BM had us get right to the forward canter warming up. "Bobby, you are going to gallop!" I was all, fuck yeah we are, and legged Bobby forward into what I thought was quite a strong canter. Instantly the shouted instructions started pouring in for more leg.
MOAR LEG, DAMN IT.
|ignore the fact that i'm doing...something...and look at my pones opening up his stride finally|
Once I felt like we were straight up galloping galloping around the ring, BM said we were at the right pace for warm up. He needs to start off stronger than we're going to jump at so that he's sharp and in front of my leg. His half halt is so solid that I can reel him right back down to wherever--it's the going forward that needs the tuning up now.
It wasn't a scary feeling because A) I used to gallop racehorses back in the day so bitch please. Get over yourself. B) It honestly felt like a nice cross country gallop, and I have no problem letting Bobby roll out in the open. C) I wasn't jumping out of it.
But had I been asked to turn in to a jump right at that minute, I probably could have without panic and terror setting in. Since my abilities are tied in directly to a mental hang up, I try very hard to get myself in a good working mindset going into each jump session. I told myself the next step forward is going to be getting the pace back, and that's what's going to get done today. Period. That way I'm not feeling wishy washy about my work and letting myself slack on things. I want to get back to eventing, and my drive to stay focused on that goal is what's been keeping me pushing myself this year.
Bobby had some issues swapping behind cantering left because occasionally he sucks bending that way (some days it's going right, there's no discernible pattern) and he kept falling out. He gets a chiro visit Tuesday, and I think that will help him out a lot too. We ended with a bomb ass right canter right off the bat, and BM gave us our first course.
|it's been so long since i've been able to draw a paint course!|
Fence one was a 2' vertical around to another 2' vertical. Three was an X off a super tight turn out of the corner with a long bending type approach to a 2'6" vertical at four, finishing with a 2'3" oxer.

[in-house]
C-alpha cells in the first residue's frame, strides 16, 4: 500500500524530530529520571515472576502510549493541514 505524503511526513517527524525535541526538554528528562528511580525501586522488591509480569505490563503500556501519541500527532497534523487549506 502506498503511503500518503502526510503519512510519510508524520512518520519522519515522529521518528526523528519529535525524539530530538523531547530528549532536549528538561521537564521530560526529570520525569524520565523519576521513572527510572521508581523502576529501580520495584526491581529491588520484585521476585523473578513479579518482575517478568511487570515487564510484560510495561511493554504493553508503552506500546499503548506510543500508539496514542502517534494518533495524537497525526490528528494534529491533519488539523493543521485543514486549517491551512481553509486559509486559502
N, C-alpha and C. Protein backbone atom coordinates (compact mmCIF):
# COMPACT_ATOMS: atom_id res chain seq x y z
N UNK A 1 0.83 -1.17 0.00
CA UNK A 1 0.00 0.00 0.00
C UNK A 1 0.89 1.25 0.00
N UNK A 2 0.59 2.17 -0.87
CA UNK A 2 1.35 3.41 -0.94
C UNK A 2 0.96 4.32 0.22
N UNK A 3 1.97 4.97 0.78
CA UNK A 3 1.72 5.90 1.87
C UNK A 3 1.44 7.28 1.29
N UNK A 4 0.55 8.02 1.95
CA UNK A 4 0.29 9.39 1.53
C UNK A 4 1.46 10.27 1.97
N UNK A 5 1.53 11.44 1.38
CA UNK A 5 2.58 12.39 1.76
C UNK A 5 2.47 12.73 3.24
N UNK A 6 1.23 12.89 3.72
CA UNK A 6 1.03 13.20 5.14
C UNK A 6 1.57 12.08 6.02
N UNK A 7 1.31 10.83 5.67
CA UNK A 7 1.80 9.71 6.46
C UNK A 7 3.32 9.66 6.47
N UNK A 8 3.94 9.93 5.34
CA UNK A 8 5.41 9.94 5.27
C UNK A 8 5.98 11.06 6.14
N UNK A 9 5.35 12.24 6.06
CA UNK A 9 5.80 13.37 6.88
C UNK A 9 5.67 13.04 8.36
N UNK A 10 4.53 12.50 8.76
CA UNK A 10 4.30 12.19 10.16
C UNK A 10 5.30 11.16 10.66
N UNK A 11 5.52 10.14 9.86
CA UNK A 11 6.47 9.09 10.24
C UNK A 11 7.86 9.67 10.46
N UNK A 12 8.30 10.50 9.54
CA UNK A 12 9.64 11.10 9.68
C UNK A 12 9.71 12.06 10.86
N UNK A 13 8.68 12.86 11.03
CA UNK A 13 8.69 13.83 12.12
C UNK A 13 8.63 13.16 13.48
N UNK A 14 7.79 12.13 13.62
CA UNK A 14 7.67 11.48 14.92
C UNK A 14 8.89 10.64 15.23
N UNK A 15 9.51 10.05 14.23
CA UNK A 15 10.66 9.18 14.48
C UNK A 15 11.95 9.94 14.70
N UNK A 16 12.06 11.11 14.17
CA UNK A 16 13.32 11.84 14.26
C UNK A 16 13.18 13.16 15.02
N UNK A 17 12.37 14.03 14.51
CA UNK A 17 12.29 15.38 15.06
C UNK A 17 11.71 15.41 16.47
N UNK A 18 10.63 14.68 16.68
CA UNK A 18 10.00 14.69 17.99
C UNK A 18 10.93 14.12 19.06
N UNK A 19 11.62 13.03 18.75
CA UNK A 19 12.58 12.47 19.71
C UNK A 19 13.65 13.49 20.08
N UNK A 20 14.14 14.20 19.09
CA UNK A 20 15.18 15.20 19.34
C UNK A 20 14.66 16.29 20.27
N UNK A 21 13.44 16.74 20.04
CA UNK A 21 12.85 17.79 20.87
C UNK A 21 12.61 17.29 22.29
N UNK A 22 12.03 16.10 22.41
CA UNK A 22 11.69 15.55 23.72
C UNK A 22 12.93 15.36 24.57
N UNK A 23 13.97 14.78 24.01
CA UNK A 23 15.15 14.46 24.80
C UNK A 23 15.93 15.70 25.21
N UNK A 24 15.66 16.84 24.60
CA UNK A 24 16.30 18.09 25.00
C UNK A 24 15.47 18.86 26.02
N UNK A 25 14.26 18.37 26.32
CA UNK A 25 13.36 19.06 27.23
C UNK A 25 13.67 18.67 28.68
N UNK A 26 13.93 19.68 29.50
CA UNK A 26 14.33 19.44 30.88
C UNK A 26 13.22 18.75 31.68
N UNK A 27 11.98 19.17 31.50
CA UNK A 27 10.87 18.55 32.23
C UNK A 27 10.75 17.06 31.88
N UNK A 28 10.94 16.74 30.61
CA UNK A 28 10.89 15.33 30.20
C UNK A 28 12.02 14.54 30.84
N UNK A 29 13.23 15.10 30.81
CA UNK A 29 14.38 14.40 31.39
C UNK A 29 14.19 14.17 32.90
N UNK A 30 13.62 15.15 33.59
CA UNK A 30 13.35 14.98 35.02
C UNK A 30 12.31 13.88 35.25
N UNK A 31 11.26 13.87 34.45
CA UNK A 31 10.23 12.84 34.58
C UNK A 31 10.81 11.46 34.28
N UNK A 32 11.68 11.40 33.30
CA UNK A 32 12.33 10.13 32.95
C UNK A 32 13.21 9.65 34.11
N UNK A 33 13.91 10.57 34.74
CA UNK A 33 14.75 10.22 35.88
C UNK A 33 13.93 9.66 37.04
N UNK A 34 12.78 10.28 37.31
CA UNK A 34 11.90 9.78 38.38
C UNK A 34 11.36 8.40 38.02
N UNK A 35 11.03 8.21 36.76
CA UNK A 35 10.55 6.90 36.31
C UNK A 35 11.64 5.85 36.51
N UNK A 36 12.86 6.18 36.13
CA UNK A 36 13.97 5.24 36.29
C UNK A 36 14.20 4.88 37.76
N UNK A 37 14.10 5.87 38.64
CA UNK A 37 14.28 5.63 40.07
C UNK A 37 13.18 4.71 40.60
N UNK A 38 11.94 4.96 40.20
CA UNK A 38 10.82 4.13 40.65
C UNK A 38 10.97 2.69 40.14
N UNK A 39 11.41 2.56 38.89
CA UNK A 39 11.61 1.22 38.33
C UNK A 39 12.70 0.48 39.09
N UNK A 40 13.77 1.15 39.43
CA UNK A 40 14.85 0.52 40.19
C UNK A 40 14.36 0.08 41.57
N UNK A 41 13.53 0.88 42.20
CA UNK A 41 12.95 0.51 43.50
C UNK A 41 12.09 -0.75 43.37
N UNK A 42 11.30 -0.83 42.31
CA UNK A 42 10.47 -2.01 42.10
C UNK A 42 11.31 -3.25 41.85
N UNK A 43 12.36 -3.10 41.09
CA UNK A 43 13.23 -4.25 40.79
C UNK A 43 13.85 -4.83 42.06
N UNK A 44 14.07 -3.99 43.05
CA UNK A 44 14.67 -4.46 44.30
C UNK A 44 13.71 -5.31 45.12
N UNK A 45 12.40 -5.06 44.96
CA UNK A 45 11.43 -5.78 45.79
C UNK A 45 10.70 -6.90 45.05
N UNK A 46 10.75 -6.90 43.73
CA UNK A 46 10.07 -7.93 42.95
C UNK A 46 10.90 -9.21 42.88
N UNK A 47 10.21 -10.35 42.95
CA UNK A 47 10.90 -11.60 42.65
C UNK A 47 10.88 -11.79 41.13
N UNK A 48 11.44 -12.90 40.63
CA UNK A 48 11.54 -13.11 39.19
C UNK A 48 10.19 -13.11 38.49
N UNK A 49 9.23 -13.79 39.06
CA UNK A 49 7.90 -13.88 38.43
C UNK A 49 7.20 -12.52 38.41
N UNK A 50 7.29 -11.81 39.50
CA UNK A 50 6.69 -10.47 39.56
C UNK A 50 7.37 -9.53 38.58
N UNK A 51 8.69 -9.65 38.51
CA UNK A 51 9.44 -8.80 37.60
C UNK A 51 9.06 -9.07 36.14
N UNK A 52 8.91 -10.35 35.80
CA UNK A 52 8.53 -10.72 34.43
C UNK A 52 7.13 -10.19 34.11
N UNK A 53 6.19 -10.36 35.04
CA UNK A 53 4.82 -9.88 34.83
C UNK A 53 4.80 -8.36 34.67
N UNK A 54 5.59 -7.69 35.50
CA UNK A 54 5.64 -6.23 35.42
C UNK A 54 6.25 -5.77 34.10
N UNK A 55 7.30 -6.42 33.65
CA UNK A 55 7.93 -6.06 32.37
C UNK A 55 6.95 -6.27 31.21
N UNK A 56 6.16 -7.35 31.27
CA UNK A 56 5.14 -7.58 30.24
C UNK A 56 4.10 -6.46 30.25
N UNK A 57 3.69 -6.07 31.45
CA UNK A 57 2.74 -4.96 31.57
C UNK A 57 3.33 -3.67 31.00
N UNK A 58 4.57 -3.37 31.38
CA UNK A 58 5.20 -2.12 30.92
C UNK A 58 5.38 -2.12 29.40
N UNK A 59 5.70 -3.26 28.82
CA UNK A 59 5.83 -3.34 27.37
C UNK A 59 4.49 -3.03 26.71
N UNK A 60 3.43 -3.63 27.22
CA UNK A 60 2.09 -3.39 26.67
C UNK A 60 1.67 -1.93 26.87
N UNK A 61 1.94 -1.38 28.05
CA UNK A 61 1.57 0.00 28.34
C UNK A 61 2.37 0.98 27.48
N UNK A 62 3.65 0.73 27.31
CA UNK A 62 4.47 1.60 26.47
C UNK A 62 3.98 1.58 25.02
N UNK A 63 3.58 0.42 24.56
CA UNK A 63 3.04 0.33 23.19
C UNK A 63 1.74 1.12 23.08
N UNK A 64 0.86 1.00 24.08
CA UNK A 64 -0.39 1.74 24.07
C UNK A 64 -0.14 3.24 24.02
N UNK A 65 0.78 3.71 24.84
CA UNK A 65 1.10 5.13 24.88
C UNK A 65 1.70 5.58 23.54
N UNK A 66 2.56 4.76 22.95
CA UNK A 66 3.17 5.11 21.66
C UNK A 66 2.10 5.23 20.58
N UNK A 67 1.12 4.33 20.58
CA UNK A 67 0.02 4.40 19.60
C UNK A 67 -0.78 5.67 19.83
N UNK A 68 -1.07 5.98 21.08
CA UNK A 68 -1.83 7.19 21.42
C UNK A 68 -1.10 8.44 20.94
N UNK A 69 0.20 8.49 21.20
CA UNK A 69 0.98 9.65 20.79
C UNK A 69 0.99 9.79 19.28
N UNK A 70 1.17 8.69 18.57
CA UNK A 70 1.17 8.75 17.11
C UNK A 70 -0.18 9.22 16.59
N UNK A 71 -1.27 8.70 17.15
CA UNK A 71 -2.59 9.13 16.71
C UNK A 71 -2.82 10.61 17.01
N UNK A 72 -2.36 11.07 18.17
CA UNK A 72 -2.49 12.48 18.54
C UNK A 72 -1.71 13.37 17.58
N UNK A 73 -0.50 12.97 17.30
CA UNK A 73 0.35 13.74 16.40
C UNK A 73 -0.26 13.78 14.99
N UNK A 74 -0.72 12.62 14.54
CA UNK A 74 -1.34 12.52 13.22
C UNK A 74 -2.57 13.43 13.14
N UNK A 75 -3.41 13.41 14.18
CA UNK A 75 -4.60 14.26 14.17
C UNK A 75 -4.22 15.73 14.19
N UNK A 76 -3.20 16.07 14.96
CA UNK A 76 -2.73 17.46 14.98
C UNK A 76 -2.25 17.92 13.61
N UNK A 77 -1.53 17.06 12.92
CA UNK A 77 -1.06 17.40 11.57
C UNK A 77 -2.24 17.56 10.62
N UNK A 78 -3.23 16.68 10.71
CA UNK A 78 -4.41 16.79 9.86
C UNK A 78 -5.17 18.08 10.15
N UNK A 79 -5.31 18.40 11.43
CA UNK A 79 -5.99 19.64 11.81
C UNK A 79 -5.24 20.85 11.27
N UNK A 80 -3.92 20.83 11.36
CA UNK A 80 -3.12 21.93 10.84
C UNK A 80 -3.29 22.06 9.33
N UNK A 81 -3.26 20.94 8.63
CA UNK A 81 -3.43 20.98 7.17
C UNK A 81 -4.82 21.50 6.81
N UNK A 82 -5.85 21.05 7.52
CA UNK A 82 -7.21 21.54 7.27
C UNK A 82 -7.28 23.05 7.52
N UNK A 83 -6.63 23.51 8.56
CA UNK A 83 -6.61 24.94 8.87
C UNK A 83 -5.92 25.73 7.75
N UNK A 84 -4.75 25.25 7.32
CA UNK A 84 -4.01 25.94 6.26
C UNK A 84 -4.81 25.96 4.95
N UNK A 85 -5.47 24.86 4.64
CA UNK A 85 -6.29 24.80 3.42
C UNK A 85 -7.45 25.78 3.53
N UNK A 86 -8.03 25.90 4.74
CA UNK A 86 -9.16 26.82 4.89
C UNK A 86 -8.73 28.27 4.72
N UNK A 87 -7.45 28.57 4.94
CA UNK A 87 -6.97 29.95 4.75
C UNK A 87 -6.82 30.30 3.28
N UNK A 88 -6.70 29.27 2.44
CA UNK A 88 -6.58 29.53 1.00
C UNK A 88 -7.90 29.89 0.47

I looked at the 2' jumps and thought, "Those are so stupid tiny. Maybe I should ask her to raise them." But BM knows best so I figured we'd do the course once at that height and then maybe I'd ask her to put them up.
Only then we got going, and I put my leg on and really tried to get that forward pace, and I was happy I hadn't said anything. I quickly realized I've got to get comfortable jumping out of that pace again before anything gets much higher or I'm going to make stupid mistakes and set myself back.
|baby jumps ftw|
Our first trip wasn't really all that exiting. We were definitely carrying more speed than usual, but it still wasn't up to par. I was also still doing a little bit of grabby hands coming up to the fences and Bobby started bracing his llama neck against me and getting us into bad spots while BM called out, "Long reins, long neck!" He also got schooled the other day in dressage tack about that L-R change and he was flying into it landing off the first diagonal--to the point where I repeatedly had to run him into the wall to get him to stop. Eventually BM forced me into just giving him a super strong half halt and then carry on, but that's going to have to get settled back down eventually.
Our second trip went a little better as I felt more confident and wasn't picking at him so much. Then we moved on to course two:
|sorry hunters, but these jumper type course are so much more fun|